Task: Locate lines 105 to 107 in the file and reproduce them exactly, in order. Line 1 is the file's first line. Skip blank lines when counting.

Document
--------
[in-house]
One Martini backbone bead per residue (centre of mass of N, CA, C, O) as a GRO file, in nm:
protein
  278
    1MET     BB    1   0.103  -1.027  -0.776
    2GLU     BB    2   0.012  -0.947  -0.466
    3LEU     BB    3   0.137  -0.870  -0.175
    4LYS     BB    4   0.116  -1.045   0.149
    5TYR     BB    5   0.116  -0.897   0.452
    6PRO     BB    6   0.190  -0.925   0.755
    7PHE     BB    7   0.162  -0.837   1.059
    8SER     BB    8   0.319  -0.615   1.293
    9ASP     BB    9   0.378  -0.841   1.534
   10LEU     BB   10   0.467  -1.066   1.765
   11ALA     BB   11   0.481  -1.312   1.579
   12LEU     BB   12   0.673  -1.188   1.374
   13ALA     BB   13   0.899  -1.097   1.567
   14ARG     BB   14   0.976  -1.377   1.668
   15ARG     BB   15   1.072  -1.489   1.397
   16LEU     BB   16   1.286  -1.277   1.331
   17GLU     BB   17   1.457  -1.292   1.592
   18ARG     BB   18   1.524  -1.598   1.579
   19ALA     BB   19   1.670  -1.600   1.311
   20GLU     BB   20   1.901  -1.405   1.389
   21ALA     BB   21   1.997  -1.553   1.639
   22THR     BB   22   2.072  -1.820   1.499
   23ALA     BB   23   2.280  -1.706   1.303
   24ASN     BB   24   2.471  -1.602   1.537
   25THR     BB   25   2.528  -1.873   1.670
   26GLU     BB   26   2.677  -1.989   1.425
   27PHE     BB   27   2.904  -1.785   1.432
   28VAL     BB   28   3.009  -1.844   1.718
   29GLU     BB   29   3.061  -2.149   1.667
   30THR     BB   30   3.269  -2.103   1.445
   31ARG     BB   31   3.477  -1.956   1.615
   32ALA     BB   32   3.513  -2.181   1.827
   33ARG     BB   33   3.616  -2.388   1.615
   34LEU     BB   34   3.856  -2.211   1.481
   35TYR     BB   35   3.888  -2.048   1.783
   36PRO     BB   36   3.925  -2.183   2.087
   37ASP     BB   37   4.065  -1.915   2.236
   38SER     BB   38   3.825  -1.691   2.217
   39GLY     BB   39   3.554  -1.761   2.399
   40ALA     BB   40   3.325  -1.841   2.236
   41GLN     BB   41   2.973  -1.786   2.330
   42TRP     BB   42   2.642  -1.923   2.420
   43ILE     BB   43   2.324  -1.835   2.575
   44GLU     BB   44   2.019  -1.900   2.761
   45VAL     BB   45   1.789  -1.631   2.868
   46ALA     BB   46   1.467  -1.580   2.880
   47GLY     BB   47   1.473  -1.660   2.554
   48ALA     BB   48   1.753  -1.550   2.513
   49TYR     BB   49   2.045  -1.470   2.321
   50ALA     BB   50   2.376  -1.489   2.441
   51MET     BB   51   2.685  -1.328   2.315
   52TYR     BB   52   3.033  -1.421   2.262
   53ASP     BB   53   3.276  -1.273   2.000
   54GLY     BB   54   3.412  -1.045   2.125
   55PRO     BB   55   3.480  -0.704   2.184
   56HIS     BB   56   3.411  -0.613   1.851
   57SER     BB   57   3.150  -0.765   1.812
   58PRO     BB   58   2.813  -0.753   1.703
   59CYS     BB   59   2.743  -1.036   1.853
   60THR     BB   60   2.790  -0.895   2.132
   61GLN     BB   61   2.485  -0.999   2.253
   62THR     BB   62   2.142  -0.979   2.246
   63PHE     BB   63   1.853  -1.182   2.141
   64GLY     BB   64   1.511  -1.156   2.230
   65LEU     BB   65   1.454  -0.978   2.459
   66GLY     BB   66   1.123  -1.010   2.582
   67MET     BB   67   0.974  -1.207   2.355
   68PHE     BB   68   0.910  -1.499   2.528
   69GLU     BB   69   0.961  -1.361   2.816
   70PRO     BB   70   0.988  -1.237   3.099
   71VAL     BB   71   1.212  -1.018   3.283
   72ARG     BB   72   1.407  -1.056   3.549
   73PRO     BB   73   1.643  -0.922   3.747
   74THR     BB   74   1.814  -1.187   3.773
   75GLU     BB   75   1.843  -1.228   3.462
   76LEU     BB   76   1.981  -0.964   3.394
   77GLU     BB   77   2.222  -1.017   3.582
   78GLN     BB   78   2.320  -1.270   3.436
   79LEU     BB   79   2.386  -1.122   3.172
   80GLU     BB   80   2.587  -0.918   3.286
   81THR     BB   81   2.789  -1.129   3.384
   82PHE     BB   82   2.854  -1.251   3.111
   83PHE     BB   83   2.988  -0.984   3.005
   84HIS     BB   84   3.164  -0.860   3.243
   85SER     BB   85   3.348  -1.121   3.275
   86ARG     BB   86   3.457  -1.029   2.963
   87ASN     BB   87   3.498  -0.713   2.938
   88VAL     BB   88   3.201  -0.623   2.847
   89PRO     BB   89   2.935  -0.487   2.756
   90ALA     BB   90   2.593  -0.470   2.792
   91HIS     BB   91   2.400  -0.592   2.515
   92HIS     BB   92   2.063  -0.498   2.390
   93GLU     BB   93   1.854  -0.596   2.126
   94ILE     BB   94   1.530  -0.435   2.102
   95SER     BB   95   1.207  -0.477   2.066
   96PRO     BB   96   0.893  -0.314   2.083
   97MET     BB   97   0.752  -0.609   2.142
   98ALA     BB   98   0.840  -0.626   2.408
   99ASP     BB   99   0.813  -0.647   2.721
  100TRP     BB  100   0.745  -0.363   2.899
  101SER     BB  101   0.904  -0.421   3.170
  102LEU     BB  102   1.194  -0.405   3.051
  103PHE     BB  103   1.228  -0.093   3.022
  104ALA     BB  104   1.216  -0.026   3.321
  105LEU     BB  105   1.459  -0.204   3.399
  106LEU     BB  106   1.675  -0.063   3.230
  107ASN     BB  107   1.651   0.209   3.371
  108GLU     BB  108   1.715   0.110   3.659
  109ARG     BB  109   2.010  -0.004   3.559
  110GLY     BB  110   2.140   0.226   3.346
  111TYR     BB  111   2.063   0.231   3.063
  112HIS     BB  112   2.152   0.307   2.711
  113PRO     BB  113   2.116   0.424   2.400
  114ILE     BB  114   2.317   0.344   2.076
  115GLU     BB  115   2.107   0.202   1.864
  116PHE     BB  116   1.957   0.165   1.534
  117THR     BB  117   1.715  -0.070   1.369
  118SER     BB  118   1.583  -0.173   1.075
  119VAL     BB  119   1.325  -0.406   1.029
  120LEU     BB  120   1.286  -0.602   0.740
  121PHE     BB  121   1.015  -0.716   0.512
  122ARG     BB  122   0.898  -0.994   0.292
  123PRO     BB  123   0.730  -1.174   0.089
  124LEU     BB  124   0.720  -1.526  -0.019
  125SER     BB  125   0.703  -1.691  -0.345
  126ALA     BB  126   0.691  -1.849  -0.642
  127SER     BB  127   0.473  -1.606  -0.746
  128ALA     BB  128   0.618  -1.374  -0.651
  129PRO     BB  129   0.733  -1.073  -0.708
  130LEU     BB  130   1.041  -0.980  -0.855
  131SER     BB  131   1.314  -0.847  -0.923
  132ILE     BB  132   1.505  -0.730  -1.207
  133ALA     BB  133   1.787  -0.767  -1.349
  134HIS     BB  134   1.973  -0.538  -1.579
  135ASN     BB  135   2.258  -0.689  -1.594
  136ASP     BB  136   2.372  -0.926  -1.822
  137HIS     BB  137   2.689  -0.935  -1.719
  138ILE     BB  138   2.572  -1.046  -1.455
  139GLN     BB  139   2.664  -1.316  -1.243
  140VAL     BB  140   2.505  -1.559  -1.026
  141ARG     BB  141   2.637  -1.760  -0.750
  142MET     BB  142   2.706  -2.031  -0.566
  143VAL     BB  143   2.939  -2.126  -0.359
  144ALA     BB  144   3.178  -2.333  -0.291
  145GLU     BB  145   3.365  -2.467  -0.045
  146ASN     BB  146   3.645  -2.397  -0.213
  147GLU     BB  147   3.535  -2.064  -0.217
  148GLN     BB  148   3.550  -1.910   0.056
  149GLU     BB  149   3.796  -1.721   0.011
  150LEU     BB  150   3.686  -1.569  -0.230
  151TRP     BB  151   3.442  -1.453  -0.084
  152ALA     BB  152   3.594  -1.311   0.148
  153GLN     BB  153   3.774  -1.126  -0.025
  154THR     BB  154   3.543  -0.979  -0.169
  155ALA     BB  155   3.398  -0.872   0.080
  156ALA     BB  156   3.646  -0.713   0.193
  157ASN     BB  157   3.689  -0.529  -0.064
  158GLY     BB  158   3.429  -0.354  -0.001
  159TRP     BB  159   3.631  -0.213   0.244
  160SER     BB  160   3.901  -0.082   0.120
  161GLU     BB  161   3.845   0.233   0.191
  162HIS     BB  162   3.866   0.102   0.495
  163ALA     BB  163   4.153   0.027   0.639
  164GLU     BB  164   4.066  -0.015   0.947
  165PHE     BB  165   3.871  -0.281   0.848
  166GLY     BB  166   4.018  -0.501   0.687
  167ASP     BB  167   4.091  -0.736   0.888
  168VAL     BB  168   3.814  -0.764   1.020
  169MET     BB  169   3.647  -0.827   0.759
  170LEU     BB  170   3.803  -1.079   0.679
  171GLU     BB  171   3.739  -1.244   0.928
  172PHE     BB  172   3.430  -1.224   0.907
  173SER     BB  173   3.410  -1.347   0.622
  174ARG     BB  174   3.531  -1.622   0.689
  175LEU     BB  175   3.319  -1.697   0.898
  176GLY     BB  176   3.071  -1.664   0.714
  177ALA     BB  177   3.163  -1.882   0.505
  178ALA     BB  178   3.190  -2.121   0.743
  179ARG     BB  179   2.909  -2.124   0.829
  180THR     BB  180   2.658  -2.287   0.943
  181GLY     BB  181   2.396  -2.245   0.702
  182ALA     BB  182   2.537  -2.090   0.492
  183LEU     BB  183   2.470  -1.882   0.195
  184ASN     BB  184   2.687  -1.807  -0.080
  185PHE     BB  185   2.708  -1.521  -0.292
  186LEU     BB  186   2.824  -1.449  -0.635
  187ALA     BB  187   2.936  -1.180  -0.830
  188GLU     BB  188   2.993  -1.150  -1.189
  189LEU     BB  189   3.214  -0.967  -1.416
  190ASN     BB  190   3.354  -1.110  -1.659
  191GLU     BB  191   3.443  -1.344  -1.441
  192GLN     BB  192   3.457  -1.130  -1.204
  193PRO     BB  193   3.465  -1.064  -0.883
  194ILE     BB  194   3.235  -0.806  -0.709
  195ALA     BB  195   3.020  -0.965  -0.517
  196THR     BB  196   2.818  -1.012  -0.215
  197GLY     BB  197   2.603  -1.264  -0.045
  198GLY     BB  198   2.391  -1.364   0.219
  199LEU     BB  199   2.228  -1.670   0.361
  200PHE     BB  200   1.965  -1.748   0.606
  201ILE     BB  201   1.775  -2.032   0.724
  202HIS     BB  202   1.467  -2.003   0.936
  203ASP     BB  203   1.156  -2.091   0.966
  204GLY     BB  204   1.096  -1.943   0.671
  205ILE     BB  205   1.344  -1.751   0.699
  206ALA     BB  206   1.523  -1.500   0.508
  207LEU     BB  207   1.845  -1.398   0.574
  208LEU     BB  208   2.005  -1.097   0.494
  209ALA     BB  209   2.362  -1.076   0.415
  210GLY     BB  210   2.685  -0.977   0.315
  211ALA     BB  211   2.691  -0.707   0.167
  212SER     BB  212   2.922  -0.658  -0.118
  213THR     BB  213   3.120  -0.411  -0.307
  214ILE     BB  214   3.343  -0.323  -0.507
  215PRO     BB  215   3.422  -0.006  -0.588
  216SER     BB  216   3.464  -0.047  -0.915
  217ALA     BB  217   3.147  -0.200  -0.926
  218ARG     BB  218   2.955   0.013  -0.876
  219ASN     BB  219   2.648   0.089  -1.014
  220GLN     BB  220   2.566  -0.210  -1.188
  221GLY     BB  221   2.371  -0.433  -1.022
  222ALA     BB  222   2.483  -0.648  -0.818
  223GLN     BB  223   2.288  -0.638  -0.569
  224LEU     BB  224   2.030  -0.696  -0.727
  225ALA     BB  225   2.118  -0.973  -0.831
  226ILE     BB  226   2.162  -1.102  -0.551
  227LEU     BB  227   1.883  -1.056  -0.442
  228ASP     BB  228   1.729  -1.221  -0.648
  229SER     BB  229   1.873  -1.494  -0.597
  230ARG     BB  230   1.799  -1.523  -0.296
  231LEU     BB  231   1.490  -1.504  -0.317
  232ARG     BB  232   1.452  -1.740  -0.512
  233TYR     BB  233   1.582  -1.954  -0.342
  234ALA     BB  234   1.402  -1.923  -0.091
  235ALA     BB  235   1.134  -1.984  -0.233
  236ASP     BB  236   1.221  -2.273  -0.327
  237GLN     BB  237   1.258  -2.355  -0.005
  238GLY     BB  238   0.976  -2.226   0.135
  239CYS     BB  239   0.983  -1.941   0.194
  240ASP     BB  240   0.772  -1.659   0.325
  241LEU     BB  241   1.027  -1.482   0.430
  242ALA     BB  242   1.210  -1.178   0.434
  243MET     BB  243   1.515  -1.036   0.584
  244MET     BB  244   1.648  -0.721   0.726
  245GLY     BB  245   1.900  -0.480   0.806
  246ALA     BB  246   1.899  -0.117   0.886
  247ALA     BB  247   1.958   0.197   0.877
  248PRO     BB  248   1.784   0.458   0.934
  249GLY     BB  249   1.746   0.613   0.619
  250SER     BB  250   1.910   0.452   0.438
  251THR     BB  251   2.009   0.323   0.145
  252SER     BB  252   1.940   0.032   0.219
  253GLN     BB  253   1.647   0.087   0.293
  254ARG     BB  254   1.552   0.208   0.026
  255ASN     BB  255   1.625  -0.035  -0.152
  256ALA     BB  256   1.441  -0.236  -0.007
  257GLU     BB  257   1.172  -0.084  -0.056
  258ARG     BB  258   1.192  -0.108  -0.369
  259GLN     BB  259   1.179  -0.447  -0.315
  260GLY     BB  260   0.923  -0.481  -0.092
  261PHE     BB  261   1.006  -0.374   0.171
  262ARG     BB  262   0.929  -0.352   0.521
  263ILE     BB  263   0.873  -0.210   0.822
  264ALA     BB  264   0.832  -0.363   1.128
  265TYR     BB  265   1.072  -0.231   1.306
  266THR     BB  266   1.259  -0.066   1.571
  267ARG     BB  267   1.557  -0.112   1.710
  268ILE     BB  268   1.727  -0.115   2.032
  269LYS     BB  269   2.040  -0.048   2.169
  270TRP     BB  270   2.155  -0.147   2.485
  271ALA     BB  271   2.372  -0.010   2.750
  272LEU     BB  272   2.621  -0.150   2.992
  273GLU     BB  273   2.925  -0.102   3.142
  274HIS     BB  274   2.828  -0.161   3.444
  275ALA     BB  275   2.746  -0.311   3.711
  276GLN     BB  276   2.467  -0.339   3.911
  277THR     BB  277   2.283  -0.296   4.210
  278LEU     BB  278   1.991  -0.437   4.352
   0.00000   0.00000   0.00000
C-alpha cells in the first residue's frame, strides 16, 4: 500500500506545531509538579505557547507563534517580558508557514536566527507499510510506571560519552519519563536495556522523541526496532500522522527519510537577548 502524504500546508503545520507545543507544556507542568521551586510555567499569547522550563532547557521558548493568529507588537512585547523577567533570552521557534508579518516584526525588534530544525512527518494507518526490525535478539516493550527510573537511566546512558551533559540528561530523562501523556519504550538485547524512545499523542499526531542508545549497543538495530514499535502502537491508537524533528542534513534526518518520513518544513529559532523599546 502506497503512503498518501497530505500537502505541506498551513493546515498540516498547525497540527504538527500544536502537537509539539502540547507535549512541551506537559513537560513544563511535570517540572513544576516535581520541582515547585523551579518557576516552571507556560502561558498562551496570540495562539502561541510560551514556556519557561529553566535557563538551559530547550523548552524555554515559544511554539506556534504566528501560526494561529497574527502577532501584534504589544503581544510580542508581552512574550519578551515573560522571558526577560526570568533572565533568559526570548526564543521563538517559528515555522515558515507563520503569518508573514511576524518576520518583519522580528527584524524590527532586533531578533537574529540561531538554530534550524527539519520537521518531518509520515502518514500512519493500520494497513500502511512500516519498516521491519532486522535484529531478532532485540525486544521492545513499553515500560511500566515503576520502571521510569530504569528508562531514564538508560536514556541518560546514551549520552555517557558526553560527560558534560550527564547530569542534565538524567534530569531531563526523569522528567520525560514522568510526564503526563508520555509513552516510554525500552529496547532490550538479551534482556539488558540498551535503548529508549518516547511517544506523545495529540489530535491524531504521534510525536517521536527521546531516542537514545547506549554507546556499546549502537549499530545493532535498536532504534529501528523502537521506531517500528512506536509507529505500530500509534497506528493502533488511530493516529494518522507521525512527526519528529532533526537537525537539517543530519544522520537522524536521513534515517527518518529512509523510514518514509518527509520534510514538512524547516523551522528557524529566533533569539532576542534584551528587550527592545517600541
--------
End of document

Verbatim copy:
  101SER     BB  101   0.904  -0.421   3.170
  102LEU     BB  102   1.194  -0.405   3.051
  103PHE     BB  103   1.228  -0.093   3.022